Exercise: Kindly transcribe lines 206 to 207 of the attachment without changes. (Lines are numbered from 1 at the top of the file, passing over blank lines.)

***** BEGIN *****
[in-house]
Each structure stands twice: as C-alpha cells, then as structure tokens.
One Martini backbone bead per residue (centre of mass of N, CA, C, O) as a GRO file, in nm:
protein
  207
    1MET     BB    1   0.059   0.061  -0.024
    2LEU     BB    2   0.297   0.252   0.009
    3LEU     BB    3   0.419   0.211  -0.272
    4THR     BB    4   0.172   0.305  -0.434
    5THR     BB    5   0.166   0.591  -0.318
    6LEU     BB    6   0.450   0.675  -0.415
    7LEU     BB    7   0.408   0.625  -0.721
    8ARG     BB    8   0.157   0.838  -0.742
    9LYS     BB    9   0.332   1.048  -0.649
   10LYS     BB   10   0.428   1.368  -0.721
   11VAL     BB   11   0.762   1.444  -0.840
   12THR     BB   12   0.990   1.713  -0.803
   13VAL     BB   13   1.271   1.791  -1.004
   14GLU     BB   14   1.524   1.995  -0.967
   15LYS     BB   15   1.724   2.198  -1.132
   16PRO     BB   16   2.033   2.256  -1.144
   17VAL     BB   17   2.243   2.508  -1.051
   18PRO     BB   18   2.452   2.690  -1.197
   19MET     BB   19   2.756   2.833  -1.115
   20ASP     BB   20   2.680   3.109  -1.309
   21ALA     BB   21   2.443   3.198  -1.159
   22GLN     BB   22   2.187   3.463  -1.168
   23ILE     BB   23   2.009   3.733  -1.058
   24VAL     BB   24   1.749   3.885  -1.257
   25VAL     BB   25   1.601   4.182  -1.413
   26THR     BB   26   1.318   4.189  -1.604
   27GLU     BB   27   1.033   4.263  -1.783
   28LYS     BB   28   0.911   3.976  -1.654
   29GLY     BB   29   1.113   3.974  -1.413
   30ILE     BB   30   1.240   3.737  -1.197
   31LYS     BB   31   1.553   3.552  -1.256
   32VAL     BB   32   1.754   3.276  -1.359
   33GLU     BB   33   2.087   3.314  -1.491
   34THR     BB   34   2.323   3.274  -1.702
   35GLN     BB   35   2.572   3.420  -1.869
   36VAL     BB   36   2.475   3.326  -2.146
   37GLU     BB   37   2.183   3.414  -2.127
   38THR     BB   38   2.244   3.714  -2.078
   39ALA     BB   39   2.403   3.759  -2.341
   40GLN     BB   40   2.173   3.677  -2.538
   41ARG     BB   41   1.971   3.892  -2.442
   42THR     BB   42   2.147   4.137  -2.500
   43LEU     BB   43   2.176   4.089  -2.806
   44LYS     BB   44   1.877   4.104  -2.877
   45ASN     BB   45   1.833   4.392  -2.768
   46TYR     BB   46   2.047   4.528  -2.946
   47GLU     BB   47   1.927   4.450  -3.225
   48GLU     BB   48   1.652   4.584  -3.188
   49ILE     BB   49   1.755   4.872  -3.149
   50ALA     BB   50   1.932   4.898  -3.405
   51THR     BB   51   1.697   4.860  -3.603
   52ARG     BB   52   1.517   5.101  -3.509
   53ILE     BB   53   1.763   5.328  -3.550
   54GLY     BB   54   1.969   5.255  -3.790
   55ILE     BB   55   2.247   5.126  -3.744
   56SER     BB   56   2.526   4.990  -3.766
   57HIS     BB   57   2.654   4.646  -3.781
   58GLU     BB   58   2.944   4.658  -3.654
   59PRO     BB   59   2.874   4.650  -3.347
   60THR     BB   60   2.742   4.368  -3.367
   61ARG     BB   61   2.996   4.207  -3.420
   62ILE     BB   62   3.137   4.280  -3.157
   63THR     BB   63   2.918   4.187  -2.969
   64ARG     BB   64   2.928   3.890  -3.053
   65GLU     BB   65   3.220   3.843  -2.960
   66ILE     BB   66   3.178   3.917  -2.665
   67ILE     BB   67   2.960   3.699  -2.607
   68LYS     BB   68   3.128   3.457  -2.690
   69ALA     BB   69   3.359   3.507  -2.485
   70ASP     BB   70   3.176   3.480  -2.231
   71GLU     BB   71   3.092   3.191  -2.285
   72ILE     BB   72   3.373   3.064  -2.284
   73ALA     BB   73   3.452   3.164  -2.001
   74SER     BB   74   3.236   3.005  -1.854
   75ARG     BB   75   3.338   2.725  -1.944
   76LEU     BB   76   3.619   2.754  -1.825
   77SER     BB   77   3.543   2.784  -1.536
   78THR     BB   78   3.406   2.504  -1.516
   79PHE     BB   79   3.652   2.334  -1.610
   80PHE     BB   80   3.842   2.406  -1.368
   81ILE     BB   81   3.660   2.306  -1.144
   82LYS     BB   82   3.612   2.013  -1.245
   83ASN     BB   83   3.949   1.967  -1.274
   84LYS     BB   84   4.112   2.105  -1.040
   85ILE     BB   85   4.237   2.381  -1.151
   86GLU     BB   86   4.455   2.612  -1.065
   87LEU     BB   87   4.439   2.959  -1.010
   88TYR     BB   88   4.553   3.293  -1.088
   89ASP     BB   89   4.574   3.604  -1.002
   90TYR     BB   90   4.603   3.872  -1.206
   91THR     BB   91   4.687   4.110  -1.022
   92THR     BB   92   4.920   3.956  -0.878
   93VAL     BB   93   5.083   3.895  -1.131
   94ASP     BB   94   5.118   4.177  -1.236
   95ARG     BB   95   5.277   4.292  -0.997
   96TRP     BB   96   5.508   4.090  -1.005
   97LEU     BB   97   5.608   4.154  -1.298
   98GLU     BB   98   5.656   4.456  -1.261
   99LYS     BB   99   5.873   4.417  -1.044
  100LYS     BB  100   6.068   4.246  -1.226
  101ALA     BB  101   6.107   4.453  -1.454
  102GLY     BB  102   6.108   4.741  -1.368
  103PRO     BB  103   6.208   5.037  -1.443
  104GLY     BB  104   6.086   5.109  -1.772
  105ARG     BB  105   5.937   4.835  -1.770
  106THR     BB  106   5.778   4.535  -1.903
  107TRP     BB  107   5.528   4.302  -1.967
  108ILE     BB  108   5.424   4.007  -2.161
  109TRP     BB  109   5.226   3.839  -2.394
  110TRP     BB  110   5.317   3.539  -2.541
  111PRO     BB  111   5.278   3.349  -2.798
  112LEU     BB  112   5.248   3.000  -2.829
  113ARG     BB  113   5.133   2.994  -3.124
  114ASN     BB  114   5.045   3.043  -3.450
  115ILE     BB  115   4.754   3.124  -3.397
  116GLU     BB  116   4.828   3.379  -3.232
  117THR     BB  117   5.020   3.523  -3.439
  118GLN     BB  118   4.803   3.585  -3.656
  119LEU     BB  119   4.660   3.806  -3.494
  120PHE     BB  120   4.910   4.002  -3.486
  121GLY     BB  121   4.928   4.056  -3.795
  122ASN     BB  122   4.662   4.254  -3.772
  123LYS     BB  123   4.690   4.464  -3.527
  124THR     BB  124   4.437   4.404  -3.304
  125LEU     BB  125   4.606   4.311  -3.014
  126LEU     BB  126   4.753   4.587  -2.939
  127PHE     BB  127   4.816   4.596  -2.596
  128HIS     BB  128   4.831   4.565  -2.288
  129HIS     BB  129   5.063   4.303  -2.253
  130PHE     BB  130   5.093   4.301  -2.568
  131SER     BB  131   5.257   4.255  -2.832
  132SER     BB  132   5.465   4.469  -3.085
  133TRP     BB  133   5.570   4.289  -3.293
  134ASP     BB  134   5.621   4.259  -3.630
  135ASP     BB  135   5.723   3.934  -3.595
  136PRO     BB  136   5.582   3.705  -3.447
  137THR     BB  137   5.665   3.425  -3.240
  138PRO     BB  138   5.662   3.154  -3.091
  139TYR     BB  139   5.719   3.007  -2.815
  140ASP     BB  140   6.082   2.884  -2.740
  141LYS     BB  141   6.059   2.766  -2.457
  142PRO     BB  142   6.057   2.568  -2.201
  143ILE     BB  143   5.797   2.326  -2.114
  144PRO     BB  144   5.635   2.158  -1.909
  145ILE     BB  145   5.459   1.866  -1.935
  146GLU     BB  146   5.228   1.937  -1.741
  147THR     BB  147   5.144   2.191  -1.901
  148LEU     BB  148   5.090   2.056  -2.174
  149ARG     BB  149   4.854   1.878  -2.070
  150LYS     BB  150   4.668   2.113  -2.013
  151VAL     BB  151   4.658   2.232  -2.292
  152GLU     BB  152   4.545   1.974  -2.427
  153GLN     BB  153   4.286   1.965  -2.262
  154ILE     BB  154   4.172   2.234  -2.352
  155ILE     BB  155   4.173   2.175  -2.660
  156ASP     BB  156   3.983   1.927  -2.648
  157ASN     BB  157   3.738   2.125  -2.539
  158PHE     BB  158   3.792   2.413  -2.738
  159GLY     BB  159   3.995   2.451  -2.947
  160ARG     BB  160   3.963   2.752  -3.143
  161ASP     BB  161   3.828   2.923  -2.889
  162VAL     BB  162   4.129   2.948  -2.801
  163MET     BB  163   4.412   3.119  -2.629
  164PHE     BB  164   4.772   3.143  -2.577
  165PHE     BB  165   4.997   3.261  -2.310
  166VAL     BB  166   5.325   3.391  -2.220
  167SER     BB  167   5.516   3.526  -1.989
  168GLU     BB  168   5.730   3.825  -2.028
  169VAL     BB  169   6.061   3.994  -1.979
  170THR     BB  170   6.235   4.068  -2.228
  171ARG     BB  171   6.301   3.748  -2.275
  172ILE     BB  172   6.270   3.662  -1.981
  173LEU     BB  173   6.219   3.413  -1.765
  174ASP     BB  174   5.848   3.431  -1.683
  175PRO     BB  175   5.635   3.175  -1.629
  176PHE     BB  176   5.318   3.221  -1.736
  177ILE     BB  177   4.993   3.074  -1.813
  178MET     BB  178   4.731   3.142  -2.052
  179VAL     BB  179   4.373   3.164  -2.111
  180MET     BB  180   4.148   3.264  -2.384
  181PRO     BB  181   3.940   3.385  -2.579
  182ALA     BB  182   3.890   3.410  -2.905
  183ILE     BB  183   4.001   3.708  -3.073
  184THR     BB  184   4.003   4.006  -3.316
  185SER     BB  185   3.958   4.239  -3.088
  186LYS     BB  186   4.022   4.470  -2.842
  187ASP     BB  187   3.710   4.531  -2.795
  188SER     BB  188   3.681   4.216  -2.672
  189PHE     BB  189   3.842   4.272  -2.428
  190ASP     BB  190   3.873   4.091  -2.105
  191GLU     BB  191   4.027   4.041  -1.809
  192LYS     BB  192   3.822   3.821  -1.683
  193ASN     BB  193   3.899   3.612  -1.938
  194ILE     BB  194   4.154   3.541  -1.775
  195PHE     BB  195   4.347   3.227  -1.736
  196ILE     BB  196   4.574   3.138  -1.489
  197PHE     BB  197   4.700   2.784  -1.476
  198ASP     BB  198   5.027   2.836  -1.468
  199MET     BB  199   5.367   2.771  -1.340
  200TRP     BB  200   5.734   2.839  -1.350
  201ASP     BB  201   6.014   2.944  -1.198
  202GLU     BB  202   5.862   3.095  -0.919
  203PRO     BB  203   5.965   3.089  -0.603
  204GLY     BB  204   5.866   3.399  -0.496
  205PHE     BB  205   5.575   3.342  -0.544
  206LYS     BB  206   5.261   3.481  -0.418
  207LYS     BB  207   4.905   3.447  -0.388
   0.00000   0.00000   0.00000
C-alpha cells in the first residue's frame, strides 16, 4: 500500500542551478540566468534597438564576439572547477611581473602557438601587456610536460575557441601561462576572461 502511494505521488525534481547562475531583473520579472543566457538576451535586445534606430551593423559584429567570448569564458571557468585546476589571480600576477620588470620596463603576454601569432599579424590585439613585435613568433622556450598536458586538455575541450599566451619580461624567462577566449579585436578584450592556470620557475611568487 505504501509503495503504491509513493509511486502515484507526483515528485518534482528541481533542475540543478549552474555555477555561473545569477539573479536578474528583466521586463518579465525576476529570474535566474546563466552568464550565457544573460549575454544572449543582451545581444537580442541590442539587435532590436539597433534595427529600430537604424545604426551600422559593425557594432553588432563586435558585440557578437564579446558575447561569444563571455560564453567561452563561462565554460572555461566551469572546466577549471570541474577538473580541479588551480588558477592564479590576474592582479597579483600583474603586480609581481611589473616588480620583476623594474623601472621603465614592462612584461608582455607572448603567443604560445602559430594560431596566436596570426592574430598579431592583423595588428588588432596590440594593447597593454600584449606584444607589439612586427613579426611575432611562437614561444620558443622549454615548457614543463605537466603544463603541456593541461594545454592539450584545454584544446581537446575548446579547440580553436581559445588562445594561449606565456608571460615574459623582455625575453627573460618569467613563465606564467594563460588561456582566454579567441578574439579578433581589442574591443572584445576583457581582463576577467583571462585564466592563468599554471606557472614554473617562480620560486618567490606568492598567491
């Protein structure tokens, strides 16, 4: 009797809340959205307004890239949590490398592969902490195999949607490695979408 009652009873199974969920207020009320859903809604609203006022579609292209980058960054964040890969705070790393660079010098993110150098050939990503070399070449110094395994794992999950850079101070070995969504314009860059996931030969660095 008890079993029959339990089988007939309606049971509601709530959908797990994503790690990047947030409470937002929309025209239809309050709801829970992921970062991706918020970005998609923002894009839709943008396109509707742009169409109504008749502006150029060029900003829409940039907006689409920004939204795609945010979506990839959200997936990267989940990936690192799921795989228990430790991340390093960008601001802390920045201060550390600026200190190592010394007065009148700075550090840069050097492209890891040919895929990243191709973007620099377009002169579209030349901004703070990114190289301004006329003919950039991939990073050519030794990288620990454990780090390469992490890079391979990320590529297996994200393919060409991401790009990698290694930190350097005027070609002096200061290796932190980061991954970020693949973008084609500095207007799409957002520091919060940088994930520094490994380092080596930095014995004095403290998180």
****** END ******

  201ASP     BB  201   6.014   2.944  -1.198
  202GLU     BB  202   5.862   3.095  -0.919